Jones in the Fast Lane is a life simulation game developed and published by Sierra Entertainment in 1990. The objective of the game is to attain as much money, happiness, status and education as necessary to win. The exact amounts needed are set up by the players before the game began. The game's name and goals are a play on the concept of keeping up with the Joneses.
As of 2006, the game was ported to Adobe Flash.
The game's working title was Keeping Up with Jones.
Jones in the Fast Lane was entirely developed as a set of storyboards before artwork or coding commenced. The "board game" interface was aimed at ensuring the rules were intuitive and accessible to younger or inexperienced players.
The 256-color VGA graphics were impressive for the time, with most computer games still produced in 16-color EGA. Produced in 1990, it was also one of the first games to run in Windows 3.0 which was released in May 1990.
The game world is represented by a board game-like ring of buildings in squares, resembling a cross between Monopoly and The Game of Life. The player, represented by a coloured marble on the board, is free to move around, only limited by the time remaining per turn. Time is used up by moving to a new location and performing actions like working, attending class, or resting. Each turn represents a week of the player's life. The player only gets to decide what their character would do during the week. On the weekends, the character experiences an "Oh What a Weekend" event and spend a certain amount of money (usually less than $200). These events are usually based upon a purchase that the player had made during their previous "week", such as attending a show if the player purchased theater and/or concert tickets.
An event can also be random and described to the player in traditional Sierra humor, i.e. "You went to Las Vegas in a $20,000 car and came back in a $200,000 Greyhound bus." Most buildings feature a live action clerk or store person who greets the player with a variety of humorous phrases, complete with lip syncing. All of these phrases, as well as every voiced line in the game, can be heard by putting the game's disc into a CD player and going to the 2nd track. The game can be played by up to four players, who take turns in 'living' their respective weeks. If only one player is present, there is the option to play against Jones, the titular character of the game.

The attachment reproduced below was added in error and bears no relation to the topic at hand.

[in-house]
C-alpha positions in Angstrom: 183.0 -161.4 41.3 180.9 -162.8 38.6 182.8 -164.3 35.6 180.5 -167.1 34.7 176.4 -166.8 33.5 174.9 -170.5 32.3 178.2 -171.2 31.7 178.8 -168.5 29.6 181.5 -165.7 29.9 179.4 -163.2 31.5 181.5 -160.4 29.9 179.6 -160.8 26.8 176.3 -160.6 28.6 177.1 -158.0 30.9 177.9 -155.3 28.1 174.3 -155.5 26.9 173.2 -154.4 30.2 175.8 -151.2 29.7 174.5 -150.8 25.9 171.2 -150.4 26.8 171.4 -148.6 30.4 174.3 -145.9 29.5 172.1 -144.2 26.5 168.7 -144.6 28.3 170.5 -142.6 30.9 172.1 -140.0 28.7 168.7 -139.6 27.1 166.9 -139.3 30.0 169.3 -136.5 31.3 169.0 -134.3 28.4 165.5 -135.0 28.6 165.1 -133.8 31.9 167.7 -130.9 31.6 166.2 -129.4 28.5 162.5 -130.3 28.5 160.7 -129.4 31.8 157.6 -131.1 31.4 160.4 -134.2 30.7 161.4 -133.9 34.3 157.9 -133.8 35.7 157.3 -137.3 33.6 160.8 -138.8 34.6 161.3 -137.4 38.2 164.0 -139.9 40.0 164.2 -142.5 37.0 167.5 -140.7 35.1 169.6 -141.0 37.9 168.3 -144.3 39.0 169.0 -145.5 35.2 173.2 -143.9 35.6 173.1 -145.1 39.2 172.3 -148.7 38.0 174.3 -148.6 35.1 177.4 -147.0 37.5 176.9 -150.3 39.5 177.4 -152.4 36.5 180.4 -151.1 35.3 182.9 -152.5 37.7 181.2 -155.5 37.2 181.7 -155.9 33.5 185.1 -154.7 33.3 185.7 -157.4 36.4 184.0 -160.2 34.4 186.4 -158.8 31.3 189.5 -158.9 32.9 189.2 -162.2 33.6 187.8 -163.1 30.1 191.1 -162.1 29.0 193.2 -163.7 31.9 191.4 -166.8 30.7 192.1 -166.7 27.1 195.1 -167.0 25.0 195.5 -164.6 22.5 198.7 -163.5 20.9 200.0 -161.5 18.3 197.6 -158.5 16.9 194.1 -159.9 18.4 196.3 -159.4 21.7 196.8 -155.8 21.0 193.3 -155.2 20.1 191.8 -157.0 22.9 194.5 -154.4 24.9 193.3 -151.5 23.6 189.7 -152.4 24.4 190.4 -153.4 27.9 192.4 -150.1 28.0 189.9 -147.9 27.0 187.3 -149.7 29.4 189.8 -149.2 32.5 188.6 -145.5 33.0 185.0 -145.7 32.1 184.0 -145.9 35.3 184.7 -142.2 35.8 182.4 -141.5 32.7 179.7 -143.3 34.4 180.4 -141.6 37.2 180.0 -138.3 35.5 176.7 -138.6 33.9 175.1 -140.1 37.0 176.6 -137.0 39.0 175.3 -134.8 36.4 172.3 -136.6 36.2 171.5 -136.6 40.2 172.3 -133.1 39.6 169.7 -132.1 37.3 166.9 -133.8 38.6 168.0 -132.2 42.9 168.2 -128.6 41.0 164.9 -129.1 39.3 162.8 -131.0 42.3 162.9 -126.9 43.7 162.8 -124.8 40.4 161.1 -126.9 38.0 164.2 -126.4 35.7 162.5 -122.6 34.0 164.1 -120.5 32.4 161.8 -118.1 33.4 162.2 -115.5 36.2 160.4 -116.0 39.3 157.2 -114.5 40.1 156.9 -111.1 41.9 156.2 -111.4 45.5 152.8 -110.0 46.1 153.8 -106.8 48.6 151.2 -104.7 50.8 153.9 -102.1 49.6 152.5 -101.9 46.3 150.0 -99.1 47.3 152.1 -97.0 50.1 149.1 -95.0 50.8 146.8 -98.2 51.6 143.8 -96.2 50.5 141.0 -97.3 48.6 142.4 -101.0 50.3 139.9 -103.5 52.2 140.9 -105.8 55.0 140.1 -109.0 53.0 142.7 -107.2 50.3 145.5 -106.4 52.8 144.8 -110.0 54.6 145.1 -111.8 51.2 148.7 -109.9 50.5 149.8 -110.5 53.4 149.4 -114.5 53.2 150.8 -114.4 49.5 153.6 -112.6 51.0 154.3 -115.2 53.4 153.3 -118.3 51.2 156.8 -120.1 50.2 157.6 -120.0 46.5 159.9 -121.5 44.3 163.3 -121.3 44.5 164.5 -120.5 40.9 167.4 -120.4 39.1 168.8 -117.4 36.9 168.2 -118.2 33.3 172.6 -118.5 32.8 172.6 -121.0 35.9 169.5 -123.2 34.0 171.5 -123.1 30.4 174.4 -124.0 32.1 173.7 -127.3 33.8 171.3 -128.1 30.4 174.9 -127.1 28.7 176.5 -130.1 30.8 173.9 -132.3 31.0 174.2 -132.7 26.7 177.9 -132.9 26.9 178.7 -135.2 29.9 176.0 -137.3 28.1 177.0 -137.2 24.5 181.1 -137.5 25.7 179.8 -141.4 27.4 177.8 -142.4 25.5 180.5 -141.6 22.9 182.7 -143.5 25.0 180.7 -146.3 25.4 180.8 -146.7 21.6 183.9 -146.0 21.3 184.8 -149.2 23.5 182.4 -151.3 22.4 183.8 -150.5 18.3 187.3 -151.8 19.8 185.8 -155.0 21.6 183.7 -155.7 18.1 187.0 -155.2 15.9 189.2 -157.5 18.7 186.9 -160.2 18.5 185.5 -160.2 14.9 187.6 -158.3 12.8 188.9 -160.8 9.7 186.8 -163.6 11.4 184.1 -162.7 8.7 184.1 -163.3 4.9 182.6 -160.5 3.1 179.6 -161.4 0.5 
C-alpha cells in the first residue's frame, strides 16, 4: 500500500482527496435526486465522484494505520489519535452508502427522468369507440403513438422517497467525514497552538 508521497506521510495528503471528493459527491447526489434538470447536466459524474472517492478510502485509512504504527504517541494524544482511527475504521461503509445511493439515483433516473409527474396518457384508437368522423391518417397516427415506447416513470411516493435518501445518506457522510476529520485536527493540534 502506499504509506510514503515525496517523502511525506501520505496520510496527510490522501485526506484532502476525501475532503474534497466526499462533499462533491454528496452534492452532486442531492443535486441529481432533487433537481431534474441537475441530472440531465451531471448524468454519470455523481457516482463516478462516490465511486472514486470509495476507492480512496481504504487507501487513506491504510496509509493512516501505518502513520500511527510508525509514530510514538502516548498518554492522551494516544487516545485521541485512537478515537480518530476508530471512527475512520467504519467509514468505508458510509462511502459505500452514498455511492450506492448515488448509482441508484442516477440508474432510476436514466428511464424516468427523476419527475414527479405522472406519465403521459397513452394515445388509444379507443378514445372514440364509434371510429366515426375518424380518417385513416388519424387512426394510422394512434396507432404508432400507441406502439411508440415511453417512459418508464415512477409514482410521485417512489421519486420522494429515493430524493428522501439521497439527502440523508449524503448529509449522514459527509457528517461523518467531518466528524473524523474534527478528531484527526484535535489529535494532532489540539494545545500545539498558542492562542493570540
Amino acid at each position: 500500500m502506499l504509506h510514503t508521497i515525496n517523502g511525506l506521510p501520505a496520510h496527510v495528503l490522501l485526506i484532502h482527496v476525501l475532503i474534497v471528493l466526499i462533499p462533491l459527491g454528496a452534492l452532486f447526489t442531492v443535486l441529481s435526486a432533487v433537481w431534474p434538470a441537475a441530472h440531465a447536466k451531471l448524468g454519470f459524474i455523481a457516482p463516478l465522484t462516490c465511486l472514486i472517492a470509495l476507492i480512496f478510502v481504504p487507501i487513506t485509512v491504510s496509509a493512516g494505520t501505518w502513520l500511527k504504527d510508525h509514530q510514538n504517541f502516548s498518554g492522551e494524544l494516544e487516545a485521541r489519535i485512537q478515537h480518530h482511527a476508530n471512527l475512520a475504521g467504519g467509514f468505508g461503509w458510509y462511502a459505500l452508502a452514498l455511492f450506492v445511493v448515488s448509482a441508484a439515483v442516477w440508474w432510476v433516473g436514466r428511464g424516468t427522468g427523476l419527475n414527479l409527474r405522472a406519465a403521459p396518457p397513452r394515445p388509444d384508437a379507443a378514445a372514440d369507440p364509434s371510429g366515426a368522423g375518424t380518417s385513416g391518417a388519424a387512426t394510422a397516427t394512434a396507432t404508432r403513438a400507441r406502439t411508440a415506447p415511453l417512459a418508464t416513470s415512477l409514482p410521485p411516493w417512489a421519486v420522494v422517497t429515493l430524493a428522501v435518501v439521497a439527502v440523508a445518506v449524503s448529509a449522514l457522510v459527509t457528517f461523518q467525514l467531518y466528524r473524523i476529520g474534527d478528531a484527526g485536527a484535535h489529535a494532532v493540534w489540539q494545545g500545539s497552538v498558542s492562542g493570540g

Public reception Edit
Despite its intuitive design and use of color, the game was not a critical success. Contemporary reviews described the game as a "humorous romp through modern life" and praised the graphics and clever wordplay, but noted it was essentially a computerised board game.
- ↑ 1.0 1.1 Przasnyski, Mateusz (September/October 1991). "Jones in the Fast Lane" (in Polish). Top Secret (7): p. 14.
- ↑ Wilson, Johnny L. (June 1990). "Keeping Up With Jones". Computer Gaming World (72): p. 16.
- ↑ deCoster, Jeane; Crook, David (1991-02-16). "Keeping Up With `Jones' From Realistic Point of View". Los Angeles Times: pp. 13. http://pqasb.pqarchiver.com/latimes/access/61064237.xml?dids=61064237:61064237&FMT=ABS&FMTS=ABS:FT&type=current&date=Feb+16%2C+1991&author=JEANE+deCOSTER%3B+DAVID+CROOK&pub=Los+Angeles+Times+(pre-1997+Fulltext)&desc=Keeping+Up+With+%60Jones%27+From+Realistic+Point+of+View&pqatl=google. Retrieved 2009-03-18.
- ↑ Huffman, Eddie (June 1991). "Jones in the Fast Lane". Compute!: Issue 130 (Compute! Publications Inc.). viewed at Classic Computer Magazine Archive (2003). Retrieved on 2009-03-17